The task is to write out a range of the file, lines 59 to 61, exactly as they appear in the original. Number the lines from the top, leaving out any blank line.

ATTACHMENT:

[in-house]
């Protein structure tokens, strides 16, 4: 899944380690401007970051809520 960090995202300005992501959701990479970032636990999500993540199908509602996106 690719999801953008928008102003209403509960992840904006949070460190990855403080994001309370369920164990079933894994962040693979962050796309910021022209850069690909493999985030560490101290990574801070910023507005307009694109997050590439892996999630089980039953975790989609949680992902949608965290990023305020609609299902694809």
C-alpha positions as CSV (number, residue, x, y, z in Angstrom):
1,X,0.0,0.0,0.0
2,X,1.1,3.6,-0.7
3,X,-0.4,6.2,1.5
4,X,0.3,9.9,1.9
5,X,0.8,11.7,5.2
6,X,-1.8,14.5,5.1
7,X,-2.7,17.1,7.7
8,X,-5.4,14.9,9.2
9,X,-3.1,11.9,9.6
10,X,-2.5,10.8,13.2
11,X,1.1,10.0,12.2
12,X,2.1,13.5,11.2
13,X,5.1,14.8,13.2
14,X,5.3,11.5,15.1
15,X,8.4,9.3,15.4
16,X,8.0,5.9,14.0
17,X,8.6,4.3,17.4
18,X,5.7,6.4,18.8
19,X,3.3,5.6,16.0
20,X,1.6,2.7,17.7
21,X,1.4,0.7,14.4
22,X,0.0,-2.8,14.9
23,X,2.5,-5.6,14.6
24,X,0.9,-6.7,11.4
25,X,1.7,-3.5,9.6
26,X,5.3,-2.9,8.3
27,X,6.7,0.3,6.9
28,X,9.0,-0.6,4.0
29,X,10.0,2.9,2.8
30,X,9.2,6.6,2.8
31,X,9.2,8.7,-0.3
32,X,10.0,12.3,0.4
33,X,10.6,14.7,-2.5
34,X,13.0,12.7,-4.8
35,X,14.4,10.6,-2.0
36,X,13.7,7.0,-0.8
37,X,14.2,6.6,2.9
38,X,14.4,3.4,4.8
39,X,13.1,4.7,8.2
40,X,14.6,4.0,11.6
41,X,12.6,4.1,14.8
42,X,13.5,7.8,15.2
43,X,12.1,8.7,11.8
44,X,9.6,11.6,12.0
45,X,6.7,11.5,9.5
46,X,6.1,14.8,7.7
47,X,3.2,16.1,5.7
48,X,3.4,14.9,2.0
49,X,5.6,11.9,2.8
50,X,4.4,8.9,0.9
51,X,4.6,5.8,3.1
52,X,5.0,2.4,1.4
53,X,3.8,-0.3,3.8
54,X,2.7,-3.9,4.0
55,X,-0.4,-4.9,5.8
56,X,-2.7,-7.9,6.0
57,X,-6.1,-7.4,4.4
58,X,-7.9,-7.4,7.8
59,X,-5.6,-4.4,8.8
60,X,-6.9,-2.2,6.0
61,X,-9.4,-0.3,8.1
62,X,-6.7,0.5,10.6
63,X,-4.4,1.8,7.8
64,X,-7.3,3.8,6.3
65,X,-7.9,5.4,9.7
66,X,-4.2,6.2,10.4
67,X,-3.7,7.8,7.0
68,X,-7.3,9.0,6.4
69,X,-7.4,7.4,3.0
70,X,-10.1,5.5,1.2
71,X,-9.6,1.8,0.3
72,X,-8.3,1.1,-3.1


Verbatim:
56,X,-2.7,-7.9,6.0
57,X,-6.1,-7.4,4.4
58,X,-7.9,-7.4,7.8